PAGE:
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I have not found anywhere else in the Jewish tradition such a description of the inherent structure of the Torah (if you, the reader, know of such a reference, kindly share). But listen to this quote from a Sufi writer from the 13th century, Muḥammad b. Talḥah al-Shāfi`ī’. In his book, al-Durr al-Mandham, he writes:
It’s hard to imagine that there was a connection of transmission between this Sufi writer and the Ruzhiner, yet they both had an almost identical intuitive realizations about the origin and structure of the scripture. Both asserted that the scripture emerges sequentially and dynamically from a point, which is oneself. From a mystical Jewish perspective, one could say that Imām `Alī (who was a cousin of the Prophet Muhammad and is considered to be the founder of Sufism) is describing a cognition of Torah Kedumah. Could that level of reality be the source of all sacred revealed scriptures?
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Another tradition of knowledge with similar intuitions about scripture as a sequentially unfolding structure from within the self is the Vedic tradition of India. Here the exponent of this understanding was Maharishi Mahesh Yogi, the founder of Transcendental Meditation who for 50 years (1959-2008) was one of the most influential gurus in the West.
One of Maharishi’s favorite mottos was a verse from the Rig Veda: “richo akshare pareme vyoman…” (Rig Veda I.164.39). The richas, the hymns of the Veda, are structured in akshara, the imperishable consciousness, the transcendental self of all. From the Self, he taught, the Veda unfolds sequentially in a manner that is very reminiscent of the Hassidic and the Sufi descriptions above, each level of unfoldment serving as an elaboration of, or a commentary on, the previous levels. He called this structure the Apaurusheya Bhashya, or “the uncreated [i.e., not humanly created] commentary,” in the sense that the very structure of the Veda is how the Veda comments on itself.
Thus, he explained that the entire Vedic literature is contained in the four Vedas (Rig Veda, Sama Veda, Yajur Veda and Atharva Veda); these four Vedas are, in turn, contained in the first Veda, the Rig; Rig Veda, on its ten “mandalas” (“cycles,” or books) is contained in the first mandala; the first mandala is contained in the first sukta (chapter), which is in turn contained in the first line (Agnim elay purohitam etc.), which is in turn contained in the first word Agnim, which is contained in the first syllable AG (which, in his theology, stood for the collapse of the unbounded fullness, symbolized by the sound A, into a point, symbolized by the sound G), which is contained in the letter A, which stands for the the unbounded consciousness of the self.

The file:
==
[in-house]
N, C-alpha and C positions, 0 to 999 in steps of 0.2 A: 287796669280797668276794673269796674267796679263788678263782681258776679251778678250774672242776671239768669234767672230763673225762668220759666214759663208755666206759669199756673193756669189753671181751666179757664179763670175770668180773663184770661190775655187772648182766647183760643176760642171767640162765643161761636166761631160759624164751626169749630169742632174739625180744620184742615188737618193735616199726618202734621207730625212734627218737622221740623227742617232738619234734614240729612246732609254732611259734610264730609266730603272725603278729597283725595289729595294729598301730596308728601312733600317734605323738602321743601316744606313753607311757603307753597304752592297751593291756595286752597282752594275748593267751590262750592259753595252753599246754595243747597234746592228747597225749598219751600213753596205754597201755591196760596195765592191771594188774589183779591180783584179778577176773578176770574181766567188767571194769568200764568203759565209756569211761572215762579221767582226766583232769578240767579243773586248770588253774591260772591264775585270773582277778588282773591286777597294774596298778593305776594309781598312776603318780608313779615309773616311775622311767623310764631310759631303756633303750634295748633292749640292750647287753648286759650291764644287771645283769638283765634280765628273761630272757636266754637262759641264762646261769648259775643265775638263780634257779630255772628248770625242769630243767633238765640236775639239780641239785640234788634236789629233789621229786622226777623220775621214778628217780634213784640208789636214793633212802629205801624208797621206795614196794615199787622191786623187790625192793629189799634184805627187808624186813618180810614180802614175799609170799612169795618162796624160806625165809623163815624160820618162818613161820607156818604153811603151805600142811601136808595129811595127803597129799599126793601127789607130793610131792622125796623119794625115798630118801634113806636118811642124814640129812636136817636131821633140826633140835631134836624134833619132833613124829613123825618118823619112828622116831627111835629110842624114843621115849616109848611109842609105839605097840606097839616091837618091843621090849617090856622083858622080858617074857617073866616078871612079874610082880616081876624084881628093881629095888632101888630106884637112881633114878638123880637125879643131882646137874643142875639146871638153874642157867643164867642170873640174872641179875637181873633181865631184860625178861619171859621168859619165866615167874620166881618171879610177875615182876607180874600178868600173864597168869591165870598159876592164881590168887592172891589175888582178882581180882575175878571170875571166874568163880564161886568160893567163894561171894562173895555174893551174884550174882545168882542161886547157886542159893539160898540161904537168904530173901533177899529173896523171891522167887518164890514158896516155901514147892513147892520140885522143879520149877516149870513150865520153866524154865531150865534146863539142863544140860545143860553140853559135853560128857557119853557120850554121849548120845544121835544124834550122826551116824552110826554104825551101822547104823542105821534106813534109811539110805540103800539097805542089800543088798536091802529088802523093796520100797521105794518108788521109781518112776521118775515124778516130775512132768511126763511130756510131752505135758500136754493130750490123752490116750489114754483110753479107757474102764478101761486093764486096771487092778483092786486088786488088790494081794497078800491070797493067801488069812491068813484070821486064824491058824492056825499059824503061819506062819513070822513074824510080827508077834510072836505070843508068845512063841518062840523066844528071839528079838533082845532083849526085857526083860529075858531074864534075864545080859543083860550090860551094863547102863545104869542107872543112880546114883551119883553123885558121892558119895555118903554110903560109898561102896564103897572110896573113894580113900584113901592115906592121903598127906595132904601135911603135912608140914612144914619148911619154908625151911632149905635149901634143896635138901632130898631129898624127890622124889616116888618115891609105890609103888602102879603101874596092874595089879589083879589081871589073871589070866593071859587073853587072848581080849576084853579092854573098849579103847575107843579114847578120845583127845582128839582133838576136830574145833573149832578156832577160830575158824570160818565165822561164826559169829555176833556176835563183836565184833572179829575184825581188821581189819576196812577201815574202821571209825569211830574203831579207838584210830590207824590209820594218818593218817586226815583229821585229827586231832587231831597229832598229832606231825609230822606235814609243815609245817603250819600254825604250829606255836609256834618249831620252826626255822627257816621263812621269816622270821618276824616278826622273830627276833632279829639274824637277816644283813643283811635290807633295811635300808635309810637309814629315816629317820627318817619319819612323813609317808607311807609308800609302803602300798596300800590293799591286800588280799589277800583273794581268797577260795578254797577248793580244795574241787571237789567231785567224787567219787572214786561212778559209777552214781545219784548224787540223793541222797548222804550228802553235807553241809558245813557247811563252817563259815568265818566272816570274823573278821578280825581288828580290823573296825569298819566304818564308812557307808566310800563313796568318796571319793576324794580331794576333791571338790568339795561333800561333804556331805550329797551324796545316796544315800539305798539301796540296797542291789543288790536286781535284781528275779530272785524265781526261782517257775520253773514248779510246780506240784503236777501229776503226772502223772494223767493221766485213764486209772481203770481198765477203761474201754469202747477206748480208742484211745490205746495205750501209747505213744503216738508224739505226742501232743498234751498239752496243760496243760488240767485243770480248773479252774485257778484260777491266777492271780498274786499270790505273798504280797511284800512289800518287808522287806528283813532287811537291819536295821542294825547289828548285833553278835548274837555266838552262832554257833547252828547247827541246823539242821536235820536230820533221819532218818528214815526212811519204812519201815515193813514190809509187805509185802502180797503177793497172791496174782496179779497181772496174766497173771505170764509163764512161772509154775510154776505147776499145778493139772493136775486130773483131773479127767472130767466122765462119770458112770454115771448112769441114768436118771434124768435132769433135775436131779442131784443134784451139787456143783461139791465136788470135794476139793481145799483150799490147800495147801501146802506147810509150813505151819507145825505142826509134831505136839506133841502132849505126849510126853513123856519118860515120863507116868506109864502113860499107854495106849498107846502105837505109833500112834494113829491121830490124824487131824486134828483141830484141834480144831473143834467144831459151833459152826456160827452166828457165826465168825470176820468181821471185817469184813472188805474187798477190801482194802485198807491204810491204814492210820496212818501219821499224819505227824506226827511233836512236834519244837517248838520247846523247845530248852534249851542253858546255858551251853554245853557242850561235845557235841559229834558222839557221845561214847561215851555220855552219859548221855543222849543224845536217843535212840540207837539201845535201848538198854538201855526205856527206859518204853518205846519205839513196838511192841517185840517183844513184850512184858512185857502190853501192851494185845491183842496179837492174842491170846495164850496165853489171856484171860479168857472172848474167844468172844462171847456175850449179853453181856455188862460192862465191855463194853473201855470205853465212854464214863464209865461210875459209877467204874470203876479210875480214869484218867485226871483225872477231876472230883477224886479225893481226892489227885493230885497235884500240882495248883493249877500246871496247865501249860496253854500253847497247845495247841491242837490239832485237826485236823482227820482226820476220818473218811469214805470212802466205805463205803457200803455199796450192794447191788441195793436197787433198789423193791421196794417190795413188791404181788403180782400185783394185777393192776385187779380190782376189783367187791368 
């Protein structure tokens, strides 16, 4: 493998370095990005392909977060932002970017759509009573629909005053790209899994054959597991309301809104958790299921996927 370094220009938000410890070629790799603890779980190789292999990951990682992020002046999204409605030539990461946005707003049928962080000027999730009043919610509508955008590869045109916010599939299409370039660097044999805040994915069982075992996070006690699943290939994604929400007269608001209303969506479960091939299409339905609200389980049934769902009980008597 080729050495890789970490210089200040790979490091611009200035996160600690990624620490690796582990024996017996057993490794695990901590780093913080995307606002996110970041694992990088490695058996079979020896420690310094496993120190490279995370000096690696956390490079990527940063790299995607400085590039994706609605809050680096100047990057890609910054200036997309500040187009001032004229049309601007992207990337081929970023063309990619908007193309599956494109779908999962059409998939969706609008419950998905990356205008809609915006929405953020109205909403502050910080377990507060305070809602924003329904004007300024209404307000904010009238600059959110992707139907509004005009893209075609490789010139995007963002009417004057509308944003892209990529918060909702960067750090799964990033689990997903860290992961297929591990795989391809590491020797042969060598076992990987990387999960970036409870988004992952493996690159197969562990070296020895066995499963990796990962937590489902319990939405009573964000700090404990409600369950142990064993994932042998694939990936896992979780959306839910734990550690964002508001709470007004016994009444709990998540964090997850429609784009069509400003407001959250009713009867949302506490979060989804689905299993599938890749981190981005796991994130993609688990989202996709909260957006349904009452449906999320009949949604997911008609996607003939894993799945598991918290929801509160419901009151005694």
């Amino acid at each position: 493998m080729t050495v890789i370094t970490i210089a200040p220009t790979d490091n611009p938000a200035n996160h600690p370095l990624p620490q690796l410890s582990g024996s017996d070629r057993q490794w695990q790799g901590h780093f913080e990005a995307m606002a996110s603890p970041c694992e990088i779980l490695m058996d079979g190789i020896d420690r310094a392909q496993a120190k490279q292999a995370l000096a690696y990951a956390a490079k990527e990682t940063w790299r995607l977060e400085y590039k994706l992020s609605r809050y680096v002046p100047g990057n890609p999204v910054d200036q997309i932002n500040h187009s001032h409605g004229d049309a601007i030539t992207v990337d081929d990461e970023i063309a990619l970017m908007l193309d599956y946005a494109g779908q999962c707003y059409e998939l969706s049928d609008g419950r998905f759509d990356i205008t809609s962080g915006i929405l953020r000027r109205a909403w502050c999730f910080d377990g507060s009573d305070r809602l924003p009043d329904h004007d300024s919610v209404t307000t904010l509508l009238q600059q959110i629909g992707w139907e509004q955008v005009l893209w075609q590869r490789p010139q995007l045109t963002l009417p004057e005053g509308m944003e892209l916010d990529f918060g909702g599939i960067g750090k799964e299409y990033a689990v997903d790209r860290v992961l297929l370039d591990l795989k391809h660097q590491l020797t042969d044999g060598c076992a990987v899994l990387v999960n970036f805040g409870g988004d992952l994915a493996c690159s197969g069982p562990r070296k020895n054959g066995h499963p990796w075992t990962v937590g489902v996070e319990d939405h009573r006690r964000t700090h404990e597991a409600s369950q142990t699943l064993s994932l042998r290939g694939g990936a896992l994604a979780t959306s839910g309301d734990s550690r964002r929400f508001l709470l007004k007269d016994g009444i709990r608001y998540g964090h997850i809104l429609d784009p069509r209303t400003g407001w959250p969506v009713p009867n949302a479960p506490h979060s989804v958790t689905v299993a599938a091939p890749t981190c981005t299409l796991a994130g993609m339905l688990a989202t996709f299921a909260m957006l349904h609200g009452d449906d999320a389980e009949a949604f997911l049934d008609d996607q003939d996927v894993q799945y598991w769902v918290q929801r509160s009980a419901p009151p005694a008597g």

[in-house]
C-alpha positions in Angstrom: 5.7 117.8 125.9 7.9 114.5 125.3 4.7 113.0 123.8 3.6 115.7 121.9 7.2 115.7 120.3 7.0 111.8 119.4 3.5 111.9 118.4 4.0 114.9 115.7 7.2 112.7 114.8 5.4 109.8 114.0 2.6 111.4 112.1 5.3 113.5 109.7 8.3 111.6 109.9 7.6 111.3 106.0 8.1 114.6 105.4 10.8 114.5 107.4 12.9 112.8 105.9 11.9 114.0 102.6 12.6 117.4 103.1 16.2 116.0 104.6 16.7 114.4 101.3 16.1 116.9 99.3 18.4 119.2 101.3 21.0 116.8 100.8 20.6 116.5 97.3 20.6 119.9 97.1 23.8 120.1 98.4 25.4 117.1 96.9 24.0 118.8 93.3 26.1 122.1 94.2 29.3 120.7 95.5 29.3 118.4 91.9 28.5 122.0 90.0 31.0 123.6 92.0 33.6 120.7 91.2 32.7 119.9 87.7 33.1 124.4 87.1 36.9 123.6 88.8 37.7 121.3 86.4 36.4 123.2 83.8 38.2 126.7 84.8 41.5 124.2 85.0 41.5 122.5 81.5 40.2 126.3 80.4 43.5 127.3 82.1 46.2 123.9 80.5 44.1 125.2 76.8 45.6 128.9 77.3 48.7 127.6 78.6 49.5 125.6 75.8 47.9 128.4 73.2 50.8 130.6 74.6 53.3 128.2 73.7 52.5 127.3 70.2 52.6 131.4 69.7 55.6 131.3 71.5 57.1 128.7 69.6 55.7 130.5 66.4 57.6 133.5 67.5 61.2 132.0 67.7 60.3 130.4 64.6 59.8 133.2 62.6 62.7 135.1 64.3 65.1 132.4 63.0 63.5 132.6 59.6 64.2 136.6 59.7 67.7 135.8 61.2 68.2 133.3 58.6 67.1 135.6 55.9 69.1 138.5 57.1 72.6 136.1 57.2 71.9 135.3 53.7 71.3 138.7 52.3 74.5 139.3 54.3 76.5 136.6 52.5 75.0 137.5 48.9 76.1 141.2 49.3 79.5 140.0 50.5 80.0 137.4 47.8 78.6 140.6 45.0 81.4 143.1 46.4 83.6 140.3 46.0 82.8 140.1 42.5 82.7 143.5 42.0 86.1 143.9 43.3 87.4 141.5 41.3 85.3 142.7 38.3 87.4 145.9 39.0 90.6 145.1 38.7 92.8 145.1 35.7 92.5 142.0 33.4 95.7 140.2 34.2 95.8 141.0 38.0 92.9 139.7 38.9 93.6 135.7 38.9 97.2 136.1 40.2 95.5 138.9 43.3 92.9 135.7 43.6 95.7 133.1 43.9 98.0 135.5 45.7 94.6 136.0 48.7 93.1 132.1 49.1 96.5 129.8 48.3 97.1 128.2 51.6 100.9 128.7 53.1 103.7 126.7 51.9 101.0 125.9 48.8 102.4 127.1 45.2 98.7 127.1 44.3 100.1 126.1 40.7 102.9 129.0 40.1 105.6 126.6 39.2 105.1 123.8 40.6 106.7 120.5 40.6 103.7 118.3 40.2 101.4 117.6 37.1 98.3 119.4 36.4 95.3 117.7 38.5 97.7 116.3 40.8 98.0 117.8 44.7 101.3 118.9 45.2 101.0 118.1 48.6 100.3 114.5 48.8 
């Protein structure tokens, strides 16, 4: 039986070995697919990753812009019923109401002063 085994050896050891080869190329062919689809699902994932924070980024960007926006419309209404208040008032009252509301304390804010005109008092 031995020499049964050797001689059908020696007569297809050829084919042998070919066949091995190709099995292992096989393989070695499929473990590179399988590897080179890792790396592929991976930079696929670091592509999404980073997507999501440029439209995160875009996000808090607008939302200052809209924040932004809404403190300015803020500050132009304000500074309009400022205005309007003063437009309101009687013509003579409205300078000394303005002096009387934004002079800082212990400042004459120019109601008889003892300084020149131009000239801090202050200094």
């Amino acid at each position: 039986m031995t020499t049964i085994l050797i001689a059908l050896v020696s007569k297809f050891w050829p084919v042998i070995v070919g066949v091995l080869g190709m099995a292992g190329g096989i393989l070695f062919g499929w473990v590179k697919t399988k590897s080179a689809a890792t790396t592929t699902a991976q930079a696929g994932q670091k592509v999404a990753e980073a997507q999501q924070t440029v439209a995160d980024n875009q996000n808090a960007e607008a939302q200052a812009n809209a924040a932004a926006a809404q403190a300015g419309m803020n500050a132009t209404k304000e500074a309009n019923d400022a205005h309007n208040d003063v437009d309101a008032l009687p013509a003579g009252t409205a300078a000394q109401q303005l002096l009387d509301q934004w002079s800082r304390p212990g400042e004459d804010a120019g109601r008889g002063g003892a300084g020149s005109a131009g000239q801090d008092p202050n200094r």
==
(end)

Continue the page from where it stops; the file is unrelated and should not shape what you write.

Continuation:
And just like in the Jewish tradition, so also in the Vedic tradition the scripture is said to be the blueprint of the universe. The Self is elaborated on in the A, which is elaborated on in Ag, which is elaborated on in Agnim, and so forth, all the way to its ultimate elaboration as the whole universe.
The idea of the whole universe emerging from a dot, which is the ultimate nature of the self, is also beautifully expressed in a story from the Chandogya Upanishad, about a father and son, Uddalaka and Shvetaketu. Uddalaka, wanting to teach Shvetaketu the ultimate truth, asked him to fetch a fruit from a nearby banyan tree and break it open. Shvetaketu did that.
“What do you see?” asked the father.
“There are many small seeds inside” said Shevetaketu.
“Now break open one of the seeds and tell me what you see,” said the father.
“It’s hollow, father, there’s nothing in it” said Shvetaketu.
Uddalaka said, “My son, from this nothingness came the entire banyan tree. Likewise, the entire universe comes out of this invisible subtle essence. And you, Shvetaketu, are That.”
Is Torah Kedumah that intelligence that is metaphorically described here as the nothingness out of which the entire tree emerges? If so, it is identical to how Maharishi Mahesh Yogi understood the terms Veda.
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The command lech lecha, go to yourself, is the first command that the first Jew, Abraham, is given. Limiting it to a command to move to a different geographical location does not do justice to the richness of this divine call. At the launch of Judaism—which, in extension, is also the launch of Islam and Christianity—Abraham is called to go inside his own consciousness, in order to find within himself the level of life beyond space and time, a level of intelligence, dynamism and creativity that gives rise to the whole manifest universe. This is the true call of every genuine mystical teaching.
 See Gershom Scholem, On the Kabbalah and its Symbolism. 1996: New York, NY, Schocken, pp. 48-49.
 Translated from ‘Irin Kaddishin (עירין קדישין), a collection of the writings of Rabbi Yisrael Friedman of Ruzhin
 Bereshit Rabah 1:1
 The big bang theory of quantum physics describes how the universe emerges from a small seed: “Through a quantum fluctuation, a sort of bubble, in this vacuum, there emerged a hot, dense seed, much smaller than a proton, yet containing all the mass and energy of our universe.” Matt, Daniel C., God & The Big Bang: Discovering Harmony between Science & Spirituality. Woodstock, Vermont: Jewish Lights, 2016, p. 3.